Lothian and Borders

Southeastern Scotland, from the area surrounding Edinburgh (West Lothian, Midlothain, East Lothian) south to the English border

East Lothian

North Berwick


The North Berwick (pronounced "Berrick") seafront. The conical hill is Berwick Law, long used as a landmark by homebound sailors.

Bass Rock, in the Firth of Forth - home to more than 150,000 gannets - the largest gannetry in the world. In case you've never seen one, gannets are very large (six-foot wingspan) white and grey seabirds with yellow heads. The surface of the rock is white with nesting gannets - and their guano, once a very rich source of industrial ammonia and phosphates.

The Scottish Seabird Centre is onshore opposite Bass Rock

Remotely controlled cameras on Bass Rock and other seabird nesting sites offshore can be controlled by visitors to pan around and zoom in on live action. In this case, an intruding gannet is driven away from a nest site.

Sailboats in the Firth of Forth

A puffin appears in another camera.

Tidal swimming pools were once common around Britain. Basically, they're just walls built to retain sea water as the tide retreats. Where you have twenty-plus foot tides, it's easy to create a deep swimming pool which gets automatically washed out twice a day.

North Berwick shore

National Museum of Flight - East Fortune


The first Concorde supersonic airliner to enter service - G-BOAA - is on display in its own hangar at the Museum of Flight.  

The interior of the Concorde is surprisingly small, compared to today's wide-body airliners.

The warbird hangar had airplanes from World War II through late Cold War eras.

Supermarine Spifire Mark XVIe in the warbird hangar.

The Radar Room, with volunteers available to introduce visitors to aviation electronics, old and new.

The Hands On hangar had a number of interactive exhibits - this turntable allowed the Scouts to spin around, demonstrating centrifugal force and angular momentum as they leaned in and out. 

A motorized paper glider launcher

A real rarity - a Messerschmidt Me-163 Komet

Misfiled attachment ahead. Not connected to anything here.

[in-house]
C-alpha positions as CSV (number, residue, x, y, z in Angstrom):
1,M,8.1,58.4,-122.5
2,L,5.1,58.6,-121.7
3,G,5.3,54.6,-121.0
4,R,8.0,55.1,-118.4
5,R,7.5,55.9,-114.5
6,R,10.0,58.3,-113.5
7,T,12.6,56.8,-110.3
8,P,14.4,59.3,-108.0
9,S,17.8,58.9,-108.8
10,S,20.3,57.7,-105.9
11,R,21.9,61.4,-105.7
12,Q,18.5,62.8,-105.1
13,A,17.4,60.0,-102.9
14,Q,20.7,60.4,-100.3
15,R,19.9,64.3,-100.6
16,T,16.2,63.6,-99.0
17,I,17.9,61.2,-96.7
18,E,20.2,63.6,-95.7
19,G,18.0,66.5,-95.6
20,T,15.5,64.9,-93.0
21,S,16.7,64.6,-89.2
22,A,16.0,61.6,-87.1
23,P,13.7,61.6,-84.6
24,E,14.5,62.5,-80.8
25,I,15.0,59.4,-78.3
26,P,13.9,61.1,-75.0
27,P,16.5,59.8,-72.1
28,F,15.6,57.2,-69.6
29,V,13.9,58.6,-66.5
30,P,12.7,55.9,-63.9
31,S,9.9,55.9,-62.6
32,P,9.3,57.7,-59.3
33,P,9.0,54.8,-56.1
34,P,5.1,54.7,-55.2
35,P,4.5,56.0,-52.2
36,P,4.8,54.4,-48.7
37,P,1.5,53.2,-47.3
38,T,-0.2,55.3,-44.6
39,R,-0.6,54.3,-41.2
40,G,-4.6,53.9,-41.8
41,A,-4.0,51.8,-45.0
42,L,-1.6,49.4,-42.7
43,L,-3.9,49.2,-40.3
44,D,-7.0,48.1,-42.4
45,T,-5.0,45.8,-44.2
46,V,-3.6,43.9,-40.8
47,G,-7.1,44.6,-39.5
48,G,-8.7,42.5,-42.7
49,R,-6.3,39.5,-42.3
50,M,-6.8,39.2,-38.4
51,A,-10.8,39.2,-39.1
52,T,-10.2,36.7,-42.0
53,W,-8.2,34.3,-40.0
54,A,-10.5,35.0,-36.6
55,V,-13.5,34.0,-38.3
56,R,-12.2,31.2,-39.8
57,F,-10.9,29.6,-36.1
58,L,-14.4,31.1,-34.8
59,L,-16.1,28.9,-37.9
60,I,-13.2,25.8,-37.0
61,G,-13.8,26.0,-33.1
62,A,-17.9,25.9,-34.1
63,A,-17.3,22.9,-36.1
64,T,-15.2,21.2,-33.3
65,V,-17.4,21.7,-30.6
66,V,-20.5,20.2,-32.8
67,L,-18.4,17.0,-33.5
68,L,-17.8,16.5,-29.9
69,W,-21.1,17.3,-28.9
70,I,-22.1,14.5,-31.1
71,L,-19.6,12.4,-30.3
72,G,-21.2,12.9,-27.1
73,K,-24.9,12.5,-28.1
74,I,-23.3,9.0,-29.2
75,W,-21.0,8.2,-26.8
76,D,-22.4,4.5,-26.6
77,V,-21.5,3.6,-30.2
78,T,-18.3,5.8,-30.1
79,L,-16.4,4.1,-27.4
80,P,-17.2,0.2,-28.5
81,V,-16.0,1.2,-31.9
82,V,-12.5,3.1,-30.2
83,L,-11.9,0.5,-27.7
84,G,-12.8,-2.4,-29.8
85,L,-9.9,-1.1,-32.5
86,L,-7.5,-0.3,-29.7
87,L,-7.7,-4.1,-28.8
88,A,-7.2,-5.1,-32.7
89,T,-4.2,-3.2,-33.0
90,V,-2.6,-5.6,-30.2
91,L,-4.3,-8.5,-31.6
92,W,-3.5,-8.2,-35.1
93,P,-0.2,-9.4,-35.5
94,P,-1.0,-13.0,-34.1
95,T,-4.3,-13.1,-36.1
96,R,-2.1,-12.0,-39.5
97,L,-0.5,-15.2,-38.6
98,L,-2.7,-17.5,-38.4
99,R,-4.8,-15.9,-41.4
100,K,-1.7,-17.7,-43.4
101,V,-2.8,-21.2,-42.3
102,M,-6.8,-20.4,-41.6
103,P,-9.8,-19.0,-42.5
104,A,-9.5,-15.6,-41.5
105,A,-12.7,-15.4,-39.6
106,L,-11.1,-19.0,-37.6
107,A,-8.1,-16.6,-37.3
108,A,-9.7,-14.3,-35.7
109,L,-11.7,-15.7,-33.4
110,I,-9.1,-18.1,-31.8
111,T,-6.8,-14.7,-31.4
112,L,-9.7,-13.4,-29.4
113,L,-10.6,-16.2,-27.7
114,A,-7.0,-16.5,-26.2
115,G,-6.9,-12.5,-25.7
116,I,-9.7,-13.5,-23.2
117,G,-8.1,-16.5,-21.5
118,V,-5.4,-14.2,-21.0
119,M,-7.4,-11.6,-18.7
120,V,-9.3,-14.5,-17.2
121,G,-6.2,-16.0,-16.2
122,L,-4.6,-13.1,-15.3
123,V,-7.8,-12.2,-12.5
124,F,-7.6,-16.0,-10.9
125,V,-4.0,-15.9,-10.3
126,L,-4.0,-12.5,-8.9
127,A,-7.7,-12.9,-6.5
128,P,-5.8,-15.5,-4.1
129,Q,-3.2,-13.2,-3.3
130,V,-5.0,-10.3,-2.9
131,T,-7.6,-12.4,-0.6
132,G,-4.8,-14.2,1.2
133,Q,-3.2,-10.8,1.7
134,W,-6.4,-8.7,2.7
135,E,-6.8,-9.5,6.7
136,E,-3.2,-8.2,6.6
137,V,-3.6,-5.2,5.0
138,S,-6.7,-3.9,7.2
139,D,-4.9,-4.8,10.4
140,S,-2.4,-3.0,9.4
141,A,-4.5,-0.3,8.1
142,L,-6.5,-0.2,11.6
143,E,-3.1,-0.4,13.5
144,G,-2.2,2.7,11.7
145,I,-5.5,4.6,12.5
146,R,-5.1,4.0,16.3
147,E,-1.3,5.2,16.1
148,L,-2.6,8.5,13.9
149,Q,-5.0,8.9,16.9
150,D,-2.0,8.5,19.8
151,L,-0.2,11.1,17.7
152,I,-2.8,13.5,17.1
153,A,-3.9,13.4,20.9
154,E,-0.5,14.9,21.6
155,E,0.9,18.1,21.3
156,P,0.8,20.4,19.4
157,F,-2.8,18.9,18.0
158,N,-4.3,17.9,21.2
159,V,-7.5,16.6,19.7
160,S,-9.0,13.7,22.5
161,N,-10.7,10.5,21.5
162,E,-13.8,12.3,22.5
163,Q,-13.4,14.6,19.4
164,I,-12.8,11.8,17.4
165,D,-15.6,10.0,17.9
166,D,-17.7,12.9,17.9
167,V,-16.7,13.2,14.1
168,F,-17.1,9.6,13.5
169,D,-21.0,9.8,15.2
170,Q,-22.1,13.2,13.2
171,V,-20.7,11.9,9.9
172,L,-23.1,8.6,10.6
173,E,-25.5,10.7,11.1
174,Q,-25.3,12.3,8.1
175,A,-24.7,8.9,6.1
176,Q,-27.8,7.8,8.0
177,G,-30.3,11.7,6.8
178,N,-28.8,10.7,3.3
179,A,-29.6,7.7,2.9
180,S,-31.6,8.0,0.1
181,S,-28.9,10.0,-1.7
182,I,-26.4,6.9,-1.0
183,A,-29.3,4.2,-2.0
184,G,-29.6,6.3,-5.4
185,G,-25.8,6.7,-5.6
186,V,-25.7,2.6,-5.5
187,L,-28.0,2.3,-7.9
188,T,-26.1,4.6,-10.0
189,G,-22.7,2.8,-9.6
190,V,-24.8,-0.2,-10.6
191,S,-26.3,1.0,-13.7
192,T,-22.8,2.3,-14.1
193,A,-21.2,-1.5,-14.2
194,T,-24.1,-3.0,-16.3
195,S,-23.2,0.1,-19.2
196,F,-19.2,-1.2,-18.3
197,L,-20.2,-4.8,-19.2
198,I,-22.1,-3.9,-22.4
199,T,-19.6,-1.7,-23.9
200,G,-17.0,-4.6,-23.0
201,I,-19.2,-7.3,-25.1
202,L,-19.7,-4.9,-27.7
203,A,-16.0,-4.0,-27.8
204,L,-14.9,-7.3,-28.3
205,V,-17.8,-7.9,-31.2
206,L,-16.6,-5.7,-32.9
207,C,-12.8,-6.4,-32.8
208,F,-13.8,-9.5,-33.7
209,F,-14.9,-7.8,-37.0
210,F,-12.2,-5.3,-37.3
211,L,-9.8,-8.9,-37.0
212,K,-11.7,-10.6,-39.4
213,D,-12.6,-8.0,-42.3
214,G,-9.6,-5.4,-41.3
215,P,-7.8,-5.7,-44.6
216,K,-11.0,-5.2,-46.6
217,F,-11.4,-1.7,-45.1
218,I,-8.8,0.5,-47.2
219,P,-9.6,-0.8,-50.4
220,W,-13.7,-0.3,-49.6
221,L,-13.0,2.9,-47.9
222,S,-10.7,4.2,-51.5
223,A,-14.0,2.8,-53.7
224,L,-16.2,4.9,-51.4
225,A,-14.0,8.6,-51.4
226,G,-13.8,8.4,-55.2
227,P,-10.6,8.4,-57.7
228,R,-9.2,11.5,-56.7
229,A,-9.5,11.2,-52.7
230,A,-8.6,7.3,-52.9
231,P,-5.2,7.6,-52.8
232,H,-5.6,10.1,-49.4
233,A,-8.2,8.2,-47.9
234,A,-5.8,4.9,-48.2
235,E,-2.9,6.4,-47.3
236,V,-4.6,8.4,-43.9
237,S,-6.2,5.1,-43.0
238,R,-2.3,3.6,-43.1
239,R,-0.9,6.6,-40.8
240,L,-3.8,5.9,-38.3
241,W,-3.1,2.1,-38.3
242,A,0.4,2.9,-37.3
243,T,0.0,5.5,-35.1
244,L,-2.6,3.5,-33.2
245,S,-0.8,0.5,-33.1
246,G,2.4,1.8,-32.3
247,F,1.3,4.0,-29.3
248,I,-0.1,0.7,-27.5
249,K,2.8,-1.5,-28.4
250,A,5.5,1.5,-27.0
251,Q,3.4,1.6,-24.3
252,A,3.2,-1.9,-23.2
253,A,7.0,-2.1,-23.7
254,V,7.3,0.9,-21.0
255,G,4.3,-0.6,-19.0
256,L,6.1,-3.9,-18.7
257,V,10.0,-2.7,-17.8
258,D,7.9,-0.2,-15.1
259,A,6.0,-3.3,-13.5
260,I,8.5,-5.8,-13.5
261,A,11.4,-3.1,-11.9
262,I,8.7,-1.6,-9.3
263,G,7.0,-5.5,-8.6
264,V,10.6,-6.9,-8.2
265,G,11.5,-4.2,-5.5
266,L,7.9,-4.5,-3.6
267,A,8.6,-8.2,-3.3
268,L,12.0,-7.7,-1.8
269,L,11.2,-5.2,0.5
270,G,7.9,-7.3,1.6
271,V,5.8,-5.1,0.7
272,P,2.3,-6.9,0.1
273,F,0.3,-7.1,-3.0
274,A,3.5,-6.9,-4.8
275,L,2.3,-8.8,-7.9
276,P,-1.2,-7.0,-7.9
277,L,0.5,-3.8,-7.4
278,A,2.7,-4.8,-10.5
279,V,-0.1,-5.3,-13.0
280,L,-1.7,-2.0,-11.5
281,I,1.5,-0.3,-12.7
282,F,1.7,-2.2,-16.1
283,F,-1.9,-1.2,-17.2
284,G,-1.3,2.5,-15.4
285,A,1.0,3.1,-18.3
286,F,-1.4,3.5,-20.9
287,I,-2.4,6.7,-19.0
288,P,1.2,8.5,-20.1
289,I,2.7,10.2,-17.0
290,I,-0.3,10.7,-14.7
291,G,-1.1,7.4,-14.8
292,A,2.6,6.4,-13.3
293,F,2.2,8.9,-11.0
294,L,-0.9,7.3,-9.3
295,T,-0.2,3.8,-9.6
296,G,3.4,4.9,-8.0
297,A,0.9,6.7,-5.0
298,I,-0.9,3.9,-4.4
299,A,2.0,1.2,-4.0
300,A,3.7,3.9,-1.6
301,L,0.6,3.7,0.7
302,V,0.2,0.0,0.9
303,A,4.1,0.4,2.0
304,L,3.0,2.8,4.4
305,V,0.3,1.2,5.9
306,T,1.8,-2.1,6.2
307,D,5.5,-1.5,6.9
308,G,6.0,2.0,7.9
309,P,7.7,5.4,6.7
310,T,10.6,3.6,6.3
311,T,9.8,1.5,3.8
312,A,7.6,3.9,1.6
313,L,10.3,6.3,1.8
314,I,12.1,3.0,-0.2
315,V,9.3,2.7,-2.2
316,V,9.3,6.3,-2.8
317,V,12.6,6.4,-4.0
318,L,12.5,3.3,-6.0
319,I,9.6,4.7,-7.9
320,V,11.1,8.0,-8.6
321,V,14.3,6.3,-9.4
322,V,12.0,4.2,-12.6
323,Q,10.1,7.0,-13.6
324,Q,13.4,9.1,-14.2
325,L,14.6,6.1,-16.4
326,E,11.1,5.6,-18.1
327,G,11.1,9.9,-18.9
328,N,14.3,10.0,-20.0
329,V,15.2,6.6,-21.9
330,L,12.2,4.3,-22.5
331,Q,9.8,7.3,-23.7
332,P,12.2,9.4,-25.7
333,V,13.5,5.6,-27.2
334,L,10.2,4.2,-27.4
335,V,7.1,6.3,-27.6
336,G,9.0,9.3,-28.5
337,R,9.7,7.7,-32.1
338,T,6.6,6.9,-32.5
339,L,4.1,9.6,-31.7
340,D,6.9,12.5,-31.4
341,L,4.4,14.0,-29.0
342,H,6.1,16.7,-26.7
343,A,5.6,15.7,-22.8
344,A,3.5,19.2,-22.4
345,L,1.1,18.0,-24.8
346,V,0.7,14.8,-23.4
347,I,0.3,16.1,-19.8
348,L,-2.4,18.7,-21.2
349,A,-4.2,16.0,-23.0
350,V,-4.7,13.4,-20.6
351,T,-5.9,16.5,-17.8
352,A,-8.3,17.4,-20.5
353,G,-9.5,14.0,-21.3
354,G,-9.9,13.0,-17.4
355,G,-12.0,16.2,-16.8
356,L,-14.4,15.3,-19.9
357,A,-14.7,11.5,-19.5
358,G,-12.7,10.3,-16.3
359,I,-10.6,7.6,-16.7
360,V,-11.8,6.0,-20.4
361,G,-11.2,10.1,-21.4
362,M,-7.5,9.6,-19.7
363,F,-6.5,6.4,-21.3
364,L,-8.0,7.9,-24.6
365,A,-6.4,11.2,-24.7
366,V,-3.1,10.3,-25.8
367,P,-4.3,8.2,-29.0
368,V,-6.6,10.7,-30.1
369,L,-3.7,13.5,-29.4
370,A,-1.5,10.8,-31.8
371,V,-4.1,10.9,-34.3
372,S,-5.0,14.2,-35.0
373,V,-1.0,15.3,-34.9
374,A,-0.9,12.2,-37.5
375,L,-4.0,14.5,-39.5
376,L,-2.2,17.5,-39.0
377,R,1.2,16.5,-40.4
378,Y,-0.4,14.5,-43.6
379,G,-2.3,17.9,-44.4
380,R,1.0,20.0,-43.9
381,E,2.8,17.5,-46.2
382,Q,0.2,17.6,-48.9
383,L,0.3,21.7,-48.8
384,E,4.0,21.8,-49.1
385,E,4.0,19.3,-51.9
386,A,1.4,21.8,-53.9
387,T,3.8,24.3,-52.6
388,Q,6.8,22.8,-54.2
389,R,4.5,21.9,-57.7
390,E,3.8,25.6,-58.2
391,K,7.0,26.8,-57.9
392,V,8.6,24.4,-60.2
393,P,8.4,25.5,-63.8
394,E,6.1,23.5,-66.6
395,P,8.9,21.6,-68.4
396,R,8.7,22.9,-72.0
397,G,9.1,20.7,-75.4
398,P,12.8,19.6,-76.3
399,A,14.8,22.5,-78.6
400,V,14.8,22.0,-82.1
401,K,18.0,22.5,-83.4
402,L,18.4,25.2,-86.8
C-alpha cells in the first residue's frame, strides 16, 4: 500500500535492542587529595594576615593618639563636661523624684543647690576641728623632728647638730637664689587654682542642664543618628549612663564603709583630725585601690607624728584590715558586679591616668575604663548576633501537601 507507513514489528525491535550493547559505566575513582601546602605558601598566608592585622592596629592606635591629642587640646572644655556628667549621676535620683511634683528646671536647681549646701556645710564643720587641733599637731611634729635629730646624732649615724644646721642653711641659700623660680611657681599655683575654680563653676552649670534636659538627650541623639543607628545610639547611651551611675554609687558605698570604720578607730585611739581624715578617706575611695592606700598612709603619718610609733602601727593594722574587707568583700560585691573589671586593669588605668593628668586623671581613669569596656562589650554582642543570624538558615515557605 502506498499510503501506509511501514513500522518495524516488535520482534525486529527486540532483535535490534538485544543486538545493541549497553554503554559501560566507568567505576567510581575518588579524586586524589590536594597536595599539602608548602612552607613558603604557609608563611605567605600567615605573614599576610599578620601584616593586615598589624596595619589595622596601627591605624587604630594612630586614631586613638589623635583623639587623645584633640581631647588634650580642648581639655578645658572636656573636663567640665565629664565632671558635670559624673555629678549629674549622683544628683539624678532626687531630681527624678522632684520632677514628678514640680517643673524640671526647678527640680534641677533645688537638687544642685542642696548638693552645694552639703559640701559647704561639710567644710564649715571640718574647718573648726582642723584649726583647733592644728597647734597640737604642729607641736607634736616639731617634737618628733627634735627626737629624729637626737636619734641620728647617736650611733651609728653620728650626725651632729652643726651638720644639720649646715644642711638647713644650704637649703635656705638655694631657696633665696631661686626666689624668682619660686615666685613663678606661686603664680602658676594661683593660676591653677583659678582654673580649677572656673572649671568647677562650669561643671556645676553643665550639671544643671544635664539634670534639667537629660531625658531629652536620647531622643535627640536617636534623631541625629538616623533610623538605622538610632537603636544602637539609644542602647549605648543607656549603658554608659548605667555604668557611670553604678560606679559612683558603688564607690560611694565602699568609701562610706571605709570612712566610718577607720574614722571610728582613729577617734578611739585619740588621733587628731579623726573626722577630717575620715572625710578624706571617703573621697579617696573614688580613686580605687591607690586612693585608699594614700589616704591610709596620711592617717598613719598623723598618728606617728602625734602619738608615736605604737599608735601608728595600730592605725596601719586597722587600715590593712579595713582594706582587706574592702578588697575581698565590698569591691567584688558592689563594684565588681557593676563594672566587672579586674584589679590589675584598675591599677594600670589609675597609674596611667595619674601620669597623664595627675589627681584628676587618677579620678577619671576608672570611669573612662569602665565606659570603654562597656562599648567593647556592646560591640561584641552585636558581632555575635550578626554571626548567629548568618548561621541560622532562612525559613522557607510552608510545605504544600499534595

Powered by a liquid-fuel rocket motor using a mixture of extremely corrosive and dangerous chemicals, the Me-163 was very fast - it set a record of 700 mph - but had a very short flight time, as the propellant ran out in only seven and a half minutes. Once the fuel ran out, it could only glide to a landing. It was ineffective as a fighter, because it was so fast it zoomed right past the Allied bombers it was meant to shoot down. 

Britten-Norman Islander

Avro Vulcan nuclear bomber

Fiesler Storch - an STOL liason airplane. It was a craft such as this which rescued Benito Mussolini from a mountain top in 1943.

Another rarity - the DeHavilland Dragon Rapide, a 1930's twin-engined biplane airliner with a capacity of six to eight passengers.

The restoration hangar at East Fortune
Every British museum is required by law to have a staff of volunteer docents who are absolutely in love with their subject (and very slightly daft).  
At least, it seems that way.

DeHavilland Moth biplane. The inverted Ranger engine (inline cylinders under the crankshaft) was widely used by DeHavilland. 

Haddington


Haddington high street - a small town today, in the Middle Ages it was the fourth biggest city in Scotland. 

What can I say?

Midlothian

Newtongrange - Scottish Mining Museum


The Mining Museum is based around the Lady Victoria Colliery, which opened in the 1890's and boasted a shaft over 1600 feet deep.

The steam-powered winding engine once ran lifts up and down the shaft.

A staff of living history reenactors take visitors around the colliery. Here, one of the coal sorters, Aggie McGhee, assigned each of us to a job at the pit - although she wasn't at all impressed by our Scouts' desire to stay in bed after 5:00AM . 

Unfortunately, for health and safety reasons, you can't go down in the actual mine, so they've simulated a section of it. 

The Borders


The beautiful Melrose Abbey, built in 1136 by Cistercian monks.


Panoramic view from the tower

Creative sculptures and gargoyles adorn the abbey

This gargoyle is a pig playing bagpipes!

Some gargoyles are just plain scary - a skeleton frog?

Statues of saints were often defaced (literally), if not destroyed, during the Reformation and dissolution of the monestaries of the mid-16th century

The monks had a plumbed latrine

The heart of King Robert the Bruce rests here in Melrose Abbey

Jedburgh Castle and Jail

Melrose Abbey from one of the winding streets of Melrose town

Jedburgh Abbey is in the center of Jedburgh town. 


Moffatt Water

The Grey Mare's Tail

St. Abbs and vicinity


The families of lost fishermen look out to sea for the men who will never return, in the St. Abbs memorial to the 1881 Eyemouth disaster - a storm in which 189 local fishermen were drowned.

St. Abbs harbour is a base for some of the best SCUBA diving in Scotland

Edin's Hall Broch

Edin's Hall Broch is a complex having an Iron Age hill fort and round house.
One of the largest in Scotland, the fort probably dates to the last centuries BCE, with the roundhouse is later, possibly 1st or 2nd century CE.
The broch has a commanding view over the countryside.



The hike to the broch is about three miles from the parking lot. The path runs along the Whiteadder Water, before ...
 
... striking out cross country through fields and up hills.

The countryside on the way to the broch is beautiful.

The final part of the hike heads up this slope.

The view when you get there is worth it.

The walls of the fort, some 66 feet across, enclose the broch. 

A house nearby, viewed from the broch

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Photos 1996-2014 Copyright Mike Brown
wb2jwd@htva.net